Looks like we're getting closer to a viable, lightweight case technology being fielded.

In reply toRe: msg 16
gatnerd

From: gatnerd

14/6/19

Found a nice video on Yotube of TV's presentation at SOFIC.

https://www.youtube.com/watch?v=pUS2_wLlvDY

The two most interesting slides:

That seems to correlate to a 31% weight savings, assuming the rest of the pallet is identical. If its indeed a 31% weight savings that puts it within spitting distance of LSAT's 34% weight reduction, although LSAT has the edge when polymer MG links are factored in.

This is interesting because its the first real indication they've managed to actually get this working down to 5.56. It also shows a serious reduction in chamber heat, potentially allowing for a lighter barrel'd LMG / Automatic Rifle thats still sufficiently resistant to cookoff.

The video also confirmed that General Dynamics is indeed using TV's cases with their .338 LWMMG. 

In reply toRe: msg 17
gatnerd

From: gatnerd

12/7/19

True Velocity is still plugging away.

Guns and Ammo has two good segments on them. The first covers a visit to the TV factory, and how tight the tolerances are on the cases (holding to 0.001" on the case wall; 0.0005" on the case mouth.) We also see confirmation that bullets are glued into the case mouth, which appears to be essential for these polymer cases vs brass/steel.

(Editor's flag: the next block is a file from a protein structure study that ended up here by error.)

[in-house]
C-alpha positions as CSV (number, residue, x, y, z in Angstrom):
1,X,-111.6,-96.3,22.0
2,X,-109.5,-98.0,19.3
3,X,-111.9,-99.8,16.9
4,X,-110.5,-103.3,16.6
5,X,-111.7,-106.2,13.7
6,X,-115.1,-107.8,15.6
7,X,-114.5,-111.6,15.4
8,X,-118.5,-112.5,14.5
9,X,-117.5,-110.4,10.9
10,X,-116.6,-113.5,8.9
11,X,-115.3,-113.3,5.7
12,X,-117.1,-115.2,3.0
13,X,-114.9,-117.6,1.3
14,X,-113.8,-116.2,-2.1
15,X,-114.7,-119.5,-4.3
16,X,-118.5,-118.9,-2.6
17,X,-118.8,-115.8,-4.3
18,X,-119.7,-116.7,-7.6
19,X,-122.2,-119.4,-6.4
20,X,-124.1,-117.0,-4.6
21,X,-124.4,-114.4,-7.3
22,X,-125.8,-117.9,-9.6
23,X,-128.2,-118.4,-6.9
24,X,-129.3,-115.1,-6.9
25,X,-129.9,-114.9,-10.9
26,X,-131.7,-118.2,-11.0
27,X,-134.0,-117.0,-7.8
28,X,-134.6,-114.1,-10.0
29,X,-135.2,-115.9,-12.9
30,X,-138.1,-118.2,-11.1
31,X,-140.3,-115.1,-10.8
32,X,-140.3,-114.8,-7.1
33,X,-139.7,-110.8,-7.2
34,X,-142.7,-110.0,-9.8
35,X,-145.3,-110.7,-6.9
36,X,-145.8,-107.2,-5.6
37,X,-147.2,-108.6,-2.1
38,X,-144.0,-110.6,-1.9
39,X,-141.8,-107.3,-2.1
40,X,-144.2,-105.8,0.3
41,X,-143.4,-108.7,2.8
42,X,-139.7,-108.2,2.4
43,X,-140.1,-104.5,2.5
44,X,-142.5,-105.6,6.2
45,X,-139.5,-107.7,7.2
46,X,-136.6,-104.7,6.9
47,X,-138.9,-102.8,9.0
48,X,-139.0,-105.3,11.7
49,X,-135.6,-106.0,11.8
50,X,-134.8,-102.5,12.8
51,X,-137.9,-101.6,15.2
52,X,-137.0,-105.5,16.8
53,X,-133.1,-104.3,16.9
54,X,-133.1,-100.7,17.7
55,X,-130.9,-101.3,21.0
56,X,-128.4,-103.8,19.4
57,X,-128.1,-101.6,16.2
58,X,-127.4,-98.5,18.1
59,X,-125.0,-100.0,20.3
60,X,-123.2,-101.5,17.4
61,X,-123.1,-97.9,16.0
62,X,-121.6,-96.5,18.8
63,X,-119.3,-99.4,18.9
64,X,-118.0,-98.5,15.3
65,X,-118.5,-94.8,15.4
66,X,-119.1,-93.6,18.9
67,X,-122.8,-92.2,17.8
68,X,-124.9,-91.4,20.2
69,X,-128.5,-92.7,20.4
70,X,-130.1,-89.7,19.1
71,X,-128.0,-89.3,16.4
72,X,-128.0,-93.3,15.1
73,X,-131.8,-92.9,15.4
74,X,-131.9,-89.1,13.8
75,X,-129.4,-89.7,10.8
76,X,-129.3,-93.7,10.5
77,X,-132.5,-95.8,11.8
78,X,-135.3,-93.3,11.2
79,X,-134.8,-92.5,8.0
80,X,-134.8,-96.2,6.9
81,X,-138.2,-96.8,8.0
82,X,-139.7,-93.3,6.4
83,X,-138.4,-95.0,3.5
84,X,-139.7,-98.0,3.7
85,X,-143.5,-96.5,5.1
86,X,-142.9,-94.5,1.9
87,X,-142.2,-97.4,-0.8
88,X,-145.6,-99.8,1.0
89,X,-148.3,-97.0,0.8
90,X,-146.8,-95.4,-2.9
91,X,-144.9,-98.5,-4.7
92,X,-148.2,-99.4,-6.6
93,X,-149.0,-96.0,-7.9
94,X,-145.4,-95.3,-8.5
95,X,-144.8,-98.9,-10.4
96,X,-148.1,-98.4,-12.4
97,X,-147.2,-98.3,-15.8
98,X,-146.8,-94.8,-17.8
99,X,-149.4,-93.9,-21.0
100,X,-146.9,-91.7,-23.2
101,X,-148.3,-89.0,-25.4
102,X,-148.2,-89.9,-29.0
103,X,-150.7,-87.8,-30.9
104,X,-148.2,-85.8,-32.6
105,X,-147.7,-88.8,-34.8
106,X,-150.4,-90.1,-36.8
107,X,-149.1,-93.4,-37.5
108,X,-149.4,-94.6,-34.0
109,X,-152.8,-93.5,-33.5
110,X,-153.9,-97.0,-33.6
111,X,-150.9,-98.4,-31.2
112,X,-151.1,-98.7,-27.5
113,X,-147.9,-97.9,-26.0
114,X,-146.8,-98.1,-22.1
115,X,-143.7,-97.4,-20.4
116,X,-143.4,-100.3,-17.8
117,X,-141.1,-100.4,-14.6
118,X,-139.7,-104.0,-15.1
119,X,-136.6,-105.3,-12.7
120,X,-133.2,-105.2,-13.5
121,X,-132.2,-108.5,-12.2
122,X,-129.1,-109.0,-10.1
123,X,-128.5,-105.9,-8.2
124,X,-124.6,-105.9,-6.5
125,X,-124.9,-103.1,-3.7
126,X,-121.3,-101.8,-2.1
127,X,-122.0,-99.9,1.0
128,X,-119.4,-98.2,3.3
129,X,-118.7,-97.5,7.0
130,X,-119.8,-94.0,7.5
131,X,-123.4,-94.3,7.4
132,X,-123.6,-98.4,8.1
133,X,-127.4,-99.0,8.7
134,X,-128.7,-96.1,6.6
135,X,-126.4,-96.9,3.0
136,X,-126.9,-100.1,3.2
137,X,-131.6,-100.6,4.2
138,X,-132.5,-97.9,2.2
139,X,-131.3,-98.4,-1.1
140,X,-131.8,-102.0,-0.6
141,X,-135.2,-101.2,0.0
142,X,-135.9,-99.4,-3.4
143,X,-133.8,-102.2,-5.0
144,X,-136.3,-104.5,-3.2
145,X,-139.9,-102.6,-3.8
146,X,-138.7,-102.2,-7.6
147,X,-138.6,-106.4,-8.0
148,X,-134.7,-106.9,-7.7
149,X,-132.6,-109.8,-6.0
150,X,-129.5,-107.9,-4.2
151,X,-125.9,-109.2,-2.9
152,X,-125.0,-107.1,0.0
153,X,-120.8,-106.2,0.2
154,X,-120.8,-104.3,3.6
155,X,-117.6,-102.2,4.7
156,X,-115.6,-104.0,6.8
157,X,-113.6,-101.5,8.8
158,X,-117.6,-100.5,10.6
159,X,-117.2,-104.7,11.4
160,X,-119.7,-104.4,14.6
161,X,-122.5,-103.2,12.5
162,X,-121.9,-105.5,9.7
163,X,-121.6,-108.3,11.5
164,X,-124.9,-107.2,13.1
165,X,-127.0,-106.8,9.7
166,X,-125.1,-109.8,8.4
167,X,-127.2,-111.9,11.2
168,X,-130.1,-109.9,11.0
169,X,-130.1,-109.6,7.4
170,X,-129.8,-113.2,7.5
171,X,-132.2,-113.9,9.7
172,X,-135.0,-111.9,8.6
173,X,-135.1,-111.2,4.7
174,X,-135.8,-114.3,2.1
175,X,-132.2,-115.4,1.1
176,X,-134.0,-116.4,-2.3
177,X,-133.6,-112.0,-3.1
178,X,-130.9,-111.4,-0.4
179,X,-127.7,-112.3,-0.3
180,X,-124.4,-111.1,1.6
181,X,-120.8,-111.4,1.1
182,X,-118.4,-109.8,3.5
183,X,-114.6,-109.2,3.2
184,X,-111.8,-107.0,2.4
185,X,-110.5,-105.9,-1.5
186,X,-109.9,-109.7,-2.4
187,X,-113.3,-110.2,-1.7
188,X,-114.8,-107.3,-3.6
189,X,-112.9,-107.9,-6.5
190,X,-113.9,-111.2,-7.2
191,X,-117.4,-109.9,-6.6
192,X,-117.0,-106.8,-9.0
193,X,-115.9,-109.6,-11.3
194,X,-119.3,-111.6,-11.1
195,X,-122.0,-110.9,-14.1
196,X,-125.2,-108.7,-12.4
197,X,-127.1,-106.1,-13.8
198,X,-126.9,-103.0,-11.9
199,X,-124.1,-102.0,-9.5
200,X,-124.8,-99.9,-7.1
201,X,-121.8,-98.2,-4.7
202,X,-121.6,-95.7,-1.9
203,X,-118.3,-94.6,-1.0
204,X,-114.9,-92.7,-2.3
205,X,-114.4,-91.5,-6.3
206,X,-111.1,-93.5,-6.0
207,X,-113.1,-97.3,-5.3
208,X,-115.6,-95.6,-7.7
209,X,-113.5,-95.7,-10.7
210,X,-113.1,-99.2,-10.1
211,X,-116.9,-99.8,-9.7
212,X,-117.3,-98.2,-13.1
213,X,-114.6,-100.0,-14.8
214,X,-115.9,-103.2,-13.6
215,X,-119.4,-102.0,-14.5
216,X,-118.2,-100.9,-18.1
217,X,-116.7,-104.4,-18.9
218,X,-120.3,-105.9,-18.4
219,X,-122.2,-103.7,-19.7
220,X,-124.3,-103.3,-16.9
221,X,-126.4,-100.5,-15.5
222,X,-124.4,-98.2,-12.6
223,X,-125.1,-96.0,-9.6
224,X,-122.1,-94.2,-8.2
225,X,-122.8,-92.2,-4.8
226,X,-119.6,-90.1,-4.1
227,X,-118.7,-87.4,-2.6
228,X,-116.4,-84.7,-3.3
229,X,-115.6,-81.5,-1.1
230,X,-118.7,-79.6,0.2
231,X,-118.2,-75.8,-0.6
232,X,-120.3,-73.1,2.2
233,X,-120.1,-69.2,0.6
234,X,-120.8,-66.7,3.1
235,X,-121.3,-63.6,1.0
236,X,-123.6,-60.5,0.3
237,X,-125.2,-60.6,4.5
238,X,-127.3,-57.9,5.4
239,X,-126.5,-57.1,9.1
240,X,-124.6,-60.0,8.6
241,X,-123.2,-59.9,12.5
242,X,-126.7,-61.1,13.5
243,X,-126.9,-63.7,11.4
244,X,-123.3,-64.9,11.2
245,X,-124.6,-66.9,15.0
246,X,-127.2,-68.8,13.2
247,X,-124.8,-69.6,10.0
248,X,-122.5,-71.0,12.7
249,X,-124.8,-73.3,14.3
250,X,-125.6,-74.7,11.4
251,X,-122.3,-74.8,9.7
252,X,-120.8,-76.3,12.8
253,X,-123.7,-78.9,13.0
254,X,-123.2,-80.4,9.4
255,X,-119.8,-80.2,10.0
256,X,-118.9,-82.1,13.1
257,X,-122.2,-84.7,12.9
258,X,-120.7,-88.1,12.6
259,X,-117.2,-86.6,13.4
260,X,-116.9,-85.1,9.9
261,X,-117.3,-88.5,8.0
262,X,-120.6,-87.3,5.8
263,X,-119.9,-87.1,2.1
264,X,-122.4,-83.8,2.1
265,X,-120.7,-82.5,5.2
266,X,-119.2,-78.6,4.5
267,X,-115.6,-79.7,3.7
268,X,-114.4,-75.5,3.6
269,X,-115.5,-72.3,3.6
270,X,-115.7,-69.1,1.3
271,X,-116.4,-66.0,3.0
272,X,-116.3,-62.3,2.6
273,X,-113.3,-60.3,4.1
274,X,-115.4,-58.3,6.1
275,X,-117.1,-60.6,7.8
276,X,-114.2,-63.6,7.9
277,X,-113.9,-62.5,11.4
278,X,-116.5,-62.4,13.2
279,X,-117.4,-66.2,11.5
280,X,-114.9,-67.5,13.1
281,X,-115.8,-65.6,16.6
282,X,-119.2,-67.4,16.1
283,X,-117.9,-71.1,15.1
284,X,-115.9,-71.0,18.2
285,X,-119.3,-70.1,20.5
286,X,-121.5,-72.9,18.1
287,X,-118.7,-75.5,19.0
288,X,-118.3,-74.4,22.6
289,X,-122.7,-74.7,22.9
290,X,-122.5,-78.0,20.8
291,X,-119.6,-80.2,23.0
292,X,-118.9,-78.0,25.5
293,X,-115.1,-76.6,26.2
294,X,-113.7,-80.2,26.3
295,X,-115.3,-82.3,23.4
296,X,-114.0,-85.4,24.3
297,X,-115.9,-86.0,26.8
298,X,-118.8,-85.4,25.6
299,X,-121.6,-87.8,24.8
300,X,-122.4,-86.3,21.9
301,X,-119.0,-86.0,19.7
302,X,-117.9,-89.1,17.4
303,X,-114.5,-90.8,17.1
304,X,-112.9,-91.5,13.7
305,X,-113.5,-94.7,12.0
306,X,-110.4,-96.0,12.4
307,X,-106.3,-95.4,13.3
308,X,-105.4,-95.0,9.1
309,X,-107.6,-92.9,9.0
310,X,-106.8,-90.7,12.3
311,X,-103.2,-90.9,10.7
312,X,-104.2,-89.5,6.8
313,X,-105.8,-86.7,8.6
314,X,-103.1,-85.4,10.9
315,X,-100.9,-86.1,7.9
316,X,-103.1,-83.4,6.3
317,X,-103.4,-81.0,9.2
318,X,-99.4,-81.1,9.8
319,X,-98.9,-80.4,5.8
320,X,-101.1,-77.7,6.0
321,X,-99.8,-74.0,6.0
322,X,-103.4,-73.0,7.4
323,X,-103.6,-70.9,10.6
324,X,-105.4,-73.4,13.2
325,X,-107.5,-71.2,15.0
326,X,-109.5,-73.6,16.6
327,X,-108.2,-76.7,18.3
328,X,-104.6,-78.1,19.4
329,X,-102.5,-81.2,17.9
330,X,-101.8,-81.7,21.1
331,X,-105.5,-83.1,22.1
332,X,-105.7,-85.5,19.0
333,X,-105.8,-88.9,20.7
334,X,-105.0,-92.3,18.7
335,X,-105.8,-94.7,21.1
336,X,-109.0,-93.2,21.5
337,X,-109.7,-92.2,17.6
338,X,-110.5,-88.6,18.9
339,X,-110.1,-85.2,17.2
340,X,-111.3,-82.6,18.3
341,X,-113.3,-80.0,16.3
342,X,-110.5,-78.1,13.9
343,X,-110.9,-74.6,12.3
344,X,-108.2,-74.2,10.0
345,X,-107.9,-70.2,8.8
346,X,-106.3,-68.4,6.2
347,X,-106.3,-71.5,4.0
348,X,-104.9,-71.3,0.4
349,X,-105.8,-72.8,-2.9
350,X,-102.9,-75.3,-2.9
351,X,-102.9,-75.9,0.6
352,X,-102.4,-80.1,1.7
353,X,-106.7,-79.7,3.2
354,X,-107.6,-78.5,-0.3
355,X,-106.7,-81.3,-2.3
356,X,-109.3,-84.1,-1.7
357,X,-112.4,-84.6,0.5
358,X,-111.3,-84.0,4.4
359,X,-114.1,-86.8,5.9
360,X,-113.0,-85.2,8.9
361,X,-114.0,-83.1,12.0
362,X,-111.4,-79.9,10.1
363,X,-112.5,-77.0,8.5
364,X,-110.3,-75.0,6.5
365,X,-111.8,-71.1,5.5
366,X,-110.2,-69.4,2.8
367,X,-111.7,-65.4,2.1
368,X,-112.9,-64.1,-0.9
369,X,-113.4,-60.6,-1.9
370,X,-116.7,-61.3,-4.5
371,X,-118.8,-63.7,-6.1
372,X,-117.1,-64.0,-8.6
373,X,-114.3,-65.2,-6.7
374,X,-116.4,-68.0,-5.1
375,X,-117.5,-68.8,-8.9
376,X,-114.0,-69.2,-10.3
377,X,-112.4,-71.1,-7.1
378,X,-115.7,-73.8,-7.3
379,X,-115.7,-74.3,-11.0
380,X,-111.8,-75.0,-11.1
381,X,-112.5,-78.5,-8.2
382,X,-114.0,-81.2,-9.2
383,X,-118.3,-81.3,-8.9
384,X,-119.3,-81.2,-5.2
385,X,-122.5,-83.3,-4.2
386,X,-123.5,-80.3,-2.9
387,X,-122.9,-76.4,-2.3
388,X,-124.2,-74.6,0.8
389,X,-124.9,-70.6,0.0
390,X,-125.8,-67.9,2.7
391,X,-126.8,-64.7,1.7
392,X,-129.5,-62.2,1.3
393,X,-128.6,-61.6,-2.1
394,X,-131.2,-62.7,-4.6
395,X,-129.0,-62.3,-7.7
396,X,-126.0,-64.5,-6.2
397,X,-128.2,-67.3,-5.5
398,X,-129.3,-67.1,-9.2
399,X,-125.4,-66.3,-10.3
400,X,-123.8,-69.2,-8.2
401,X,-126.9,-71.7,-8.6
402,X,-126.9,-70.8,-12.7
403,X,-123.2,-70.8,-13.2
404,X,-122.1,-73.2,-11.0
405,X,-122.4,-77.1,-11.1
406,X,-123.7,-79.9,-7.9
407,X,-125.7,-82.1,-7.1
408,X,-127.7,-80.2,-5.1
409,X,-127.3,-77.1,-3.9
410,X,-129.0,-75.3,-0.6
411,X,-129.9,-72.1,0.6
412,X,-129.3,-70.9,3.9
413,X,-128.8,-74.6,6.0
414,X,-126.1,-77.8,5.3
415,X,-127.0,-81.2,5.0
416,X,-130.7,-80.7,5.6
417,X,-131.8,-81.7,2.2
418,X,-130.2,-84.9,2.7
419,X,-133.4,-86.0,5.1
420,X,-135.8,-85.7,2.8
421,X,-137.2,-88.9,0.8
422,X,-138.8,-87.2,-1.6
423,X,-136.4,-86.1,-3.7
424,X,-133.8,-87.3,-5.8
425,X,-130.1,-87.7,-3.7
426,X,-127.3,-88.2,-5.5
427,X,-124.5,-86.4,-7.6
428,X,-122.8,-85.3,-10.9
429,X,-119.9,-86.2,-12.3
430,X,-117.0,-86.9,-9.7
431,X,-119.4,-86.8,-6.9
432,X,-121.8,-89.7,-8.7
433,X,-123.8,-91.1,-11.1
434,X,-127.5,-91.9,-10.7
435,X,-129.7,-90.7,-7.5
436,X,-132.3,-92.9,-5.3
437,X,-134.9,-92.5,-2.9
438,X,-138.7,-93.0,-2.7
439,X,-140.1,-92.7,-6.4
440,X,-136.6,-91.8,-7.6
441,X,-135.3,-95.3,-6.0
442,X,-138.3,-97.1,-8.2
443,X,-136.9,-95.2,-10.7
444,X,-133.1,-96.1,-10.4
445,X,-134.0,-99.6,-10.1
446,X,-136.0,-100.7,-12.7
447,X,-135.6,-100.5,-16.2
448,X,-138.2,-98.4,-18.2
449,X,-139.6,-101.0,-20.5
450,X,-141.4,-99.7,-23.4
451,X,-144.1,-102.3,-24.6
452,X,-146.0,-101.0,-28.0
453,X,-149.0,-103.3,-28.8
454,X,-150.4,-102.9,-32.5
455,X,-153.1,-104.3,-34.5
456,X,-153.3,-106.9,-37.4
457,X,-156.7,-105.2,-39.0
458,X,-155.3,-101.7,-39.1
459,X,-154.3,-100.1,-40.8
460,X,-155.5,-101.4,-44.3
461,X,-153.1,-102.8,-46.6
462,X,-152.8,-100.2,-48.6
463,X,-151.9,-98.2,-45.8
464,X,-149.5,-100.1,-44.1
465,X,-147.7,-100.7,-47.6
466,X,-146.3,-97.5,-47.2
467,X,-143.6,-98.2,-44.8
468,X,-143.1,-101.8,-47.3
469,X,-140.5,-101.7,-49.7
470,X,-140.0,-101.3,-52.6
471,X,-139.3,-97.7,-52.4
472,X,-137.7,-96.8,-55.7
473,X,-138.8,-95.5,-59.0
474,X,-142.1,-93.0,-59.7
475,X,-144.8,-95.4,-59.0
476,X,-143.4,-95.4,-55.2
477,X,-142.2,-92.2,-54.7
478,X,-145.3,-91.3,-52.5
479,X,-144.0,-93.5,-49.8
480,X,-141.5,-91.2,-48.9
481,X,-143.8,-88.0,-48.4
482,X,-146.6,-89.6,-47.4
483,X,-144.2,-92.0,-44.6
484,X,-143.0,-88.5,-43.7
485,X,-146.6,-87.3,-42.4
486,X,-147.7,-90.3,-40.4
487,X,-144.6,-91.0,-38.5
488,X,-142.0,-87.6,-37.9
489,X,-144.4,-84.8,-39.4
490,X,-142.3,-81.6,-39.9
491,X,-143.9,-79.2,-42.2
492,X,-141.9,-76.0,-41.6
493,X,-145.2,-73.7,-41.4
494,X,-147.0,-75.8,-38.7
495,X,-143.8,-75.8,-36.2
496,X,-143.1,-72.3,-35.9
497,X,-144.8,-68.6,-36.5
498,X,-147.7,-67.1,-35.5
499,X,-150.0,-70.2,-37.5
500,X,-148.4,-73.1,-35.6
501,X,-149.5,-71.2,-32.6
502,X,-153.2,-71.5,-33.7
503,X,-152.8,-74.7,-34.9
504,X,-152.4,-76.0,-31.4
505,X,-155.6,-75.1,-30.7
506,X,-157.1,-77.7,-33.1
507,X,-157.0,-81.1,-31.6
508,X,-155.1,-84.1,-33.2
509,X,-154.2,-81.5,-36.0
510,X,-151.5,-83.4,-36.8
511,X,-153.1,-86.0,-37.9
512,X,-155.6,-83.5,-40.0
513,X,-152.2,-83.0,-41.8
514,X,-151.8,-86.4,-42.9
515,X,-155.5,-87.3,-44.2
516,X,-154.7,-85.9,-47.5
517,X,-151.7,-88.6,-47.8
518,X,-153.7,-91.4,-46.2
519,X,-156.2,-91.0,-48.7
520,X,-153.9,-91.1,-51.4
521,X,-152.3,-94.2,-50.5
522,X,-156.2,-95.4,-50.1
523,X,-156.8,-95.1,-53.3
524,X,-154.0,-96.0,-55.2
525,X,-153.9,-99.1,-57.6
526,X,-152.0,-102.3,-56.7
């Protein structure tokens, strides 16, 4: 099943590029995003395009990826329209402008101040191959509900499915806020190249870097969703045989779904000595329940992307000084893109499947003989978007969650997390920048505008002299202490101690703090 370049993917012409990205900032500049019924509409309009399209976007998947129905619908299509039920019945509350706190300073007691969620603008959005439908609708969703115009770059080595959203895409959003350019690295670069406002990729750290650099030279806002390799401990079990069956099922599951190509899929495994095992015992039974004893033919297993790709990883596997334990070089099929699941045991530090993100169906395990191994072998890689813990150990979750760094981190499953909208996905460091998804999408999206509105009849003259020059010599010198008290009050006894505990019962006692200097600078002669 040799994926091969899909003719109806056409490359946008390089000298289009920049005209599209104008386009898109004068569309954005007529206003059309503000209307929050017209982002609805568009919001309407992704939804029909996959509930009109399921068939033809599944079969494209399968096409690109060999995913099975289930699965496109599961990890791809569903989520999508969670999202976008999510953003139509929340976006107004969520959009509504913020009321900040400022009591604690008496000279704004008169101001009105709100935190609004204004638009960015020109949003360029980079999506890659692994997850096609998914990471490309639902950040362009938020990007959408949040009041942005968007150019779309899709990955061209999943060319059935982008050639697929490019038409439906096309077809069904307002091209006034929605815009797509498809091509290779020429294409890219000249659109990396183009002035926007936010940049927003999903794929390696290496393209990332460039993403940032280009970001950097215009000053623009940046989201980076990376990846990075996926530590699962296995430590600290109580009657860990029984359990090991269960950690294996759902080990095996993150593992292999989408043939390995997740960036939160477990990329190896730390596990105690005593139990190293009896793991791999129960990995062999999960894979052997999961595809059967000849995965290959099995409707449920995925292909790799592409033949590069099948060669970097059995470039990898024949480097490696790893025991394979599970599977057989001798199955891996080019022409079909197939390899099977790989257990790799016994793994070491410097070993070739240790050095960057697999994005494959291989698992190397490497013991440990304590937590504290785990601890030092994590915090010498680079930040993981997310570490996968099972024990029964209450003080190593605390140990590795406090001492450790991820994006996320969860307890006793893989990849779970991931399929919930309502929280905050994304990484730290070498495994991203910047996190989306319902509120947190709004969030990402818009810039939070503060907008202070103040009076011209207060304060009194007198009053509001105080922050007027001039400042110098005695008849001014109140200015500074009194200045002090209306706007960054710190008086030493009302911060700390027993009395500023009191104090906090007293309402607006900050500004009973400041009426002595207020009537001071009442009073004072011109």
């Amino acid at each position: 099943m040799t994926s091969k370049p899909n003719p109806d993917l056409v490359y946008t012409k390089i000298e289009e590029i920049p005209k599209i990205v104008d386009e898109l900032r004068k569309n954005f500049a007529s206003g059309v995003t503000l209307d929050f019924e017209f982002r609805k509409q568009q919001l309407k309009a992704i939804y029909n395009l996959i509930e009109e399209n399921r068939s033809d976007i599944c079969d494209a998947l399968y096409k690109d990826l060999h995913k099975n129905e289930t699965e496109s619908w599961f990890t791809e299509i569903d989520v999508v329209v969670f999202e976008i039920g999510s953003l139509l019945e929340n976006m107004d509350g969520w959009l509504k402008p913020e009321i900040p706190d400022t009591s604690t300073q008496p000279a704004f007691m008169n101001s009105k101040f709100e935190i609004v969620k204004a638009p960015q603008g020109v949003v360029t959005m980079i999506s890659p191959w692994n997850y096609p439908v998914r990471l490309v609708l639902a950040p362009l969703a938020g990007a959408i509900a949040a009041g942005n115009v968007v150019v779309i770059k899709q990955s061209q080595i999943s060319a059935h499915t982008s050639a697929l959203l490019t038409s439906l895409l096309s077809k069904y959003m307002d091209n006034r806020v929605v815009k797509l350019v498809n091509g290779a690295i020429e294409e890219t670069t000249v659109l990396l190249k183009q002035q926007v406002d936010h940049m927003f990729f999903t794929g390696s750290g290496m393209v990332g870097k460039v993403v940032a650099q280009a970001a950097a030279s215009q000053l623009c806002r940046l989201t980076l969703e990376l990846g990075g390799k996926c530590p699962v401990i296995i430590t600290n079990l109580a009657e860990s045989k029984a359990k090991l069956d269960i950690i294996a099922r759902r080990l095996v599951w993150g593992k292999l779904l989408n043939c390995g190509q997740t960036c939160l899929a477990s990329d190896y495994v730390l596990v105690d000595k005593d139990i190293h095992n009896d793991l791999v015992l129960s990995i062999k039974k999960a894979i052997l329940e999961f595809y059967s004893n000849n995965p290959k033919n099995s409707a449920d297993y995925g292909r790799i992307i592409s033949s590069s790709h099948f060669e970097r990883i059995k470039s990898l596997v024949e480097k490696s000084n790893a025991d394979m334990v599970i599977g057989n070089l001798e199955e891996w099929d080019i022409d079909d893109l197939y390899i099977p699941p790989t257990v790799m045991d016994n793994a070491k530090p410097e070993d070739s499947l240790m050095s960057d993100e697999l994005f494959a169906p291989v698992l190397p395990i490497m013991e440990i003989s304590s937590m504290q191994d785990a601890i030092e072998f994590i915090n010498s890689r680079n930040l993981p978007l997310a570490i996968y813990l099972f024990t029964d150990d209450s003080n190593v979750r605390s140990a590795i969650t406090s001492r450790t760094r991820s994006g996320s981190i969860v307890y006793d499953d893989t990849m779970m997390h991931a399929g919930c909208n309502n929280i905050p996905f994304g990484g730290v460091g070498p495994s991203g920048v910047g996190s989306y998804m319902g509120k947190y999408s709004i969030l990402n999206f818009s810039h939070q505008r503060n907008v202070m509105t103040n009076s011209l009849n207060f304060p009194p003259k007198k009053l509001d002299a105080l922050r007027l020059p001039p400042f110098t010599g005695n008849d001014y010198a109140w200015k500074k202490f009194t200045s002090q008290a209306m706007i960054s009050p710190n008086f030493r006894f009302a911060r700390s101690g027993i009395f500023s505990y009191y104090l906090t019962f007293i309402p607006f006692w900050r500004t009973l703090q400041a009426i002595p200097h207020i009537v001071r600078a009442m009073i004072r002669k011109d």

https://www.gunsandammo.com/show/guns-and-ammo-tv/videos/181995/325947

And an G&A article:

https://www.gunsandammo.com/editorial/true-velocitys-new-polymer-cased-ammunition/247607

The more interesting video is the on on TV's Facebook, showing a different clip. This shows, for the first time I'm aware of, polymer 5.56 cases being fired. The shooter also describes a dramatic decrease in chamber heat due to the polymer cases (firing 100rd's FA and then being able to put a finger in the chamber right after without burning.)

https://www.facebook.com/truevelocityammo/videos/469202490508619/

Freshly ejected cases are cool enough to be stuck in the shooters mouth:

Farmplinker

From: Farmplinker

13/7/19

The important question: will it be cheaper than Wolf?

In reply toRe: msg 19
gatnerd

From: gatnerd

25/1/20

True Velocity is going to be partnering with Sierra and releasing their cases for commercial sale:

https://www.wideopenspaces.com/sierra-bullets-true-velocity-unveil-competition-grade-composite-cased-ammunition/?fbclid=IwAR1aKh5LzNe_0Xe_P2F6vFrWxoIRmfZydIj6KMrescmgn2mVORQzMVdO6l0

This year at SHOT Show 2020, Sierra Bullets and True Velocity introduced the first-ever competition-grade line of composite-cased ammunition.

In fact, these cartridges are putting up numbers unsurpassed by brass-cased match-grade cartridges, as they're capable of sub-MOA accuracy at extended ranges and single-digit standard deviation in muzzle velocity.

 

The composite neck and body of the case also allow for excellent wall thickness uniformity, as well as precisely aligned features with minimal runout.

Thanks to the composite, engineers can control the internal geometry of the case, meaning they can tweak the powder chamber to get optimal internal ballistics.

With better burn efficiency, the ammo requires 10 percent less propellant, which results in less barrel wear over time and less recoil with each shot.

Boxes will hit the shelves sometime in 2020, and will initially come in .308 Winchester with Sierra's 168- and 175-grain MatchKing and Tipped MatchKing bullets, as well as 6.5 Creedmoor with a 142-grain MatchKing bullet.
QuintusO

From: QuintusO

25/1/20

I need their 5.56 ammo so I can pull the bullets and load M855A1 EPRs to put in my Kel-Tec RDB so I can fight robots while my built-in cybernetic mirrored shades are deployed.